David Farland:

David Farland is an award-winning, international bestselling author with over 50 novels in print. He has won the Philip K. Dick Memorial Special Award for “Best Novel in the English Language” for his science fiction novel On My Way to Paradise, the Whitney Award for “Best Novel of the Year” for his historical novel In the Company of Angels, and he has won over seven awards—including the International Book Award and the Hollywood Book Festival, Grand Prize—for his fantasy thriller Nightingale. He is best known, however, for his New York Times bestselling fantasy series The Runelords.

Farland has written for major franchises such as Star Wars and The Mummy. He has worked in Hollywood greenlighting movies and doctoring scripts. He has been a movie producer, and he has even lived in China working as a screenwriter for a major fantasy film franchise.

As a writing instructor, Farland has mentored dozens who have gone on to staggering literary success, including such #1 New York Times Bestsellers as Brandon Mull (Fablehaven), Brandon Sanderson (Wheel of Time), James Dashner (The Maze Runner) and Stephenie Meyer (Twilight).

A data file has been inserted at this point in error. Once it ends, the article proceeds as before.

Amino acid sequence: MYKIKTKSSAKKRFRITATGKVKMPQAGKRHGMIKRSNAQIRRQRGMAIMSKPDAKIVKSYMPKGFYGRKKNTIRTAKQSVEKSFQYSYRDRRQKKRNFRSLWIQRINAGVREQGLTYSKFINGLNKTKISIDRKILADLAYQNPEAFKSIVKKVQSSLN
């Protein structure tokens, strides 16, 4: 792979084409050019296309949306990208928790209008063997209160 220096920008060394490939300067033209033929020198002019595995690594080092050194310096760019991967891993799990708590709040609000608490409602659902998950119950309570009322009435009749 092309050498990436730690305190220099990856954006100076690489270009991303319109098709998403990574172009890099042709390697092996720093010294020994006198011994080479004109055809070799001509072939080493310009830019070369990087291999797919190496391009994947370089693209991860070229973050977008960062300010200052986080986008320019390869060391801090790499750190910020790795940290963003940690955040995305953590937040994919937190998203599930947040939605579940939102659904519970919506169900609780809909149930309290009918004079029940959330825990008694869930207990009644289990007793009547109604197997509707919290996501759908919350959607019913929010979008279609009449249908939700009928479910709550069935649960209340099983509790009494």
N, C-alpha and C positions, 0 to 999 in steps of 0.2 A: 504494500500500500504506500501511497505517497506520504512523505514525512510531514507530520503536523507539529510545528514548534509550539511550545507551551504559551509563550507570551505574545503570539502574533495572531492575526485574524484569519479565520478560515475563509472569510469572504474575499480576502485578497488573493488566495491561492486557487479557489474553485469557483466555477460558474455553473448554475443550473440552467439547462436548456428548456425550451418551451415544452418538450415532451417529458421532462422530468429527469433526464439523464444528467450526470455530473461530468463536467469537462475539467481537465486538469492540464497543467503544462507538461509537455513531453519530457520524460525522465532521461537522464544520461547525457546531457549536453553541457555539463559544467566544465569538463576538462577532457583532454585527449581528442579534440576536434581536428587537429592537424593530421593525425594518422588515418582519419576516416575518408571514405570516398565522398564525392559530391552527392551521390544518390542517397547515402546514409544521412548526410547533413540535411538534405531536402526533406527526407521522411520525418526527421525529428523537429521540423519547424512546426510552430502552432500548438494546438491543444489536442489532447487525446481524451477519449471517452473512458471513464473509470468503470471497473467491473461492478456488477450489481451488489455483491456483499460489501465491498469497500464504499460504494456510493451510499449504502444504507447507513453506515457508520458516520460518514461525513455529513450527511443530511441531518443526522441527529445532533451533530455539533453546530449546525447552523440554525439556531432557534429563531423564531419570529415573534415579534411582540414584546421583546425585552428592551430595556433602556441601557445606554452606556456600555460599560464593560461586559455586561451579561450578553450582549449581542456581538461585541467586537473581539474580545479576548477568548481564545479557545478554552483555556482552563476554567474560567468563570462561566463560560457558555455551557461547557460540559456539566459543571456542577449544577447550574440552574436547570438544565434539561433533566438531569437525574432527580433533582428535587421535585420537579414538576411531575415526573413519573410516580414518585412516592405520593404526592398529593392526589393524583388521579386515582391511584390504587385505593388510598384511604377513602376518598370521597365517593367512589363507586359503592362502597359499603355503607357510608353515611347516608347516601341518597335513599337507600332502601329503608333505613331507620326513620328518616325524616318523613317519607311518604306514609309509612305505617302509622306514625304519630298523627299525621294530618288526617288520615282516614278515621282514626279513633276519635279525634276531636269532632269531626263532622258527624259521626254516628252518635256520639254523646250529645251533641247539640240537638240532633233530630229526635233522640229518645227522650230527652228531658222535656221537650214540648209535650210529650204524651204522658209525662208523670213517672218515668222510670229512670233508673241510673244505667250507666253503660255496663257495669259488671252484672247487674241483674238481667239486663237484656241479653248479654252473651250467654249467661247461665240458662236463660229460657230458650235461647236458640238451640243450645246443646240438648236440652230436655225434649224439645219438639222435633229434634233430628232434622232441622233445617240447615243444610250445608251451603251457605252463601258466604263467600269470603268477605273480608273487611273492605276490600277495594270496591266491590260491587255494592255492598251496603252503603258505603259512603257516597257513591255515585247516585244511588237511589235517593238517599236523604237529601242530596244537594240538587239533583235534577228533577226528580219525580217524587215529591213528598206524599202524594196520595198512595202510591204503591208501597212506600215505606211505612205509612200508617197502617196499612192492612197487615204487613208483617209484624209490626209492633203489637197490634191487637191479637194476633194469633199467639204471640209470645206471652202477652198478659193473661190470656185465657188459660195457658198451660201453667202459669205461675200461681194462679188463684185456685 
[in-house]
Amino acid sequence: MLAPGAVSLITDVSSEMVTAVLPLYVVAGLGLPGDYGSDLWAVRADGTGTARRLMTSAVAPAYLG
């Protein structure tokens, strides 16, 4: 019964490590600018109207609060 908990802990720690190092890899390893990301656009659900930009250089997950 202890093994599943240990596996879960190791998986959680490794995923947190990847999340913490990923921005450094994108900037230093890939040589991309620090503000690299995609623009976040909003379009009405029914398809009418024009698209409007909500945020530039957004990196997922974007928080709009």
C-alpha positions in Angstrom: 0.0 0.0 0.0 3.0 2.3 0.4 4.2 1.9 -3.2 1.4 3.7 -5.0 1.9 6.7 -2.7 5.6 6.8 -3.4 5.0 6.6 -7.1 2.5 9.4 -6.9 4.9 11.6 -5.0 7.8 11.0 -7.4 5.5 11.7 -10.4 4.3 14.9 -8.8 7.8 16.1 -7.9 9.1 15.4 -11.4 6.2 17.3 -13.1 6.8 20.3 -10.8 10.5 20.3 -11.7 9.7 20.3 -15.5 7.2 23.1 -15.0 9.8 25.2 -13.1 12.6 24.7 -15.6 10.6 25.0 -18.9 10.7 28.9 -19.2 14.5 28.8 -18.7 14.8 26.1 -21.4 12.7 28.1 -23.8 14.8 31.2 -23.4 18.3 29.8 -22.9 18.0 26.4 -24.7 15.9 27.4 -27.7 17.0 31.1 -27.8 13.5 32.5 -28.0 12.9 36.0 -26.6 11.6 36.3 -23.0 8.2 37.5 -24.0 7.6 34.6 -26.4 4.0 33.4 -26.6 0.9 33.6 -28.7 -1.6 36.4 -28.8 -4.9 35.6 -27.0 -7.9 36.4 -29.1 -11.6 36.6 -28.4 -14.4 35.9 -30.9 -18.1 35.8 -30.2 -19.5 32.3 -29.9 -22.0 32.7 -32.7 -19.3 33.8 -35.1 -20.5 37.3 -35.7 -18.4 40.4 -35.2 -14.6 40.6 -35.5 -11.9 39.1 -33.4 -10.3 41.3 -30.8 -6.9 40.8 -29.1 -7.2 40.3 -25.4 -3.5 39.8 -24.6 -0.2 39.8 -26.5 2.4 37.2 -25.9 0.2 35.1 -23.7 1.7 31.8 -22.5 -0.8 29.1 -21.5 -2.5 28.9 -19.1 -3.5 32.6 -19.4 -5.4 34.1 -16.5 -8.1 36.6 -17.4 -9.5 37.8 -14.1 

Farland judges L. Ron Hubbard’s Writers of the Future, the one of the largest worldwide writing competitions for new fantasy and science fiction authors. In the video game industry, he has been both a designer and a scripter and was the co-leader on the design team for StarCraft: Brood War. He set the Guinness World Record for the largest single-author, single-book signing.

David Farland has been hailed as “The wizard of storytelling” and his work has been called “compelling,” “engrossing,” “powerful,” “profound,” and “ultimately life-changing.”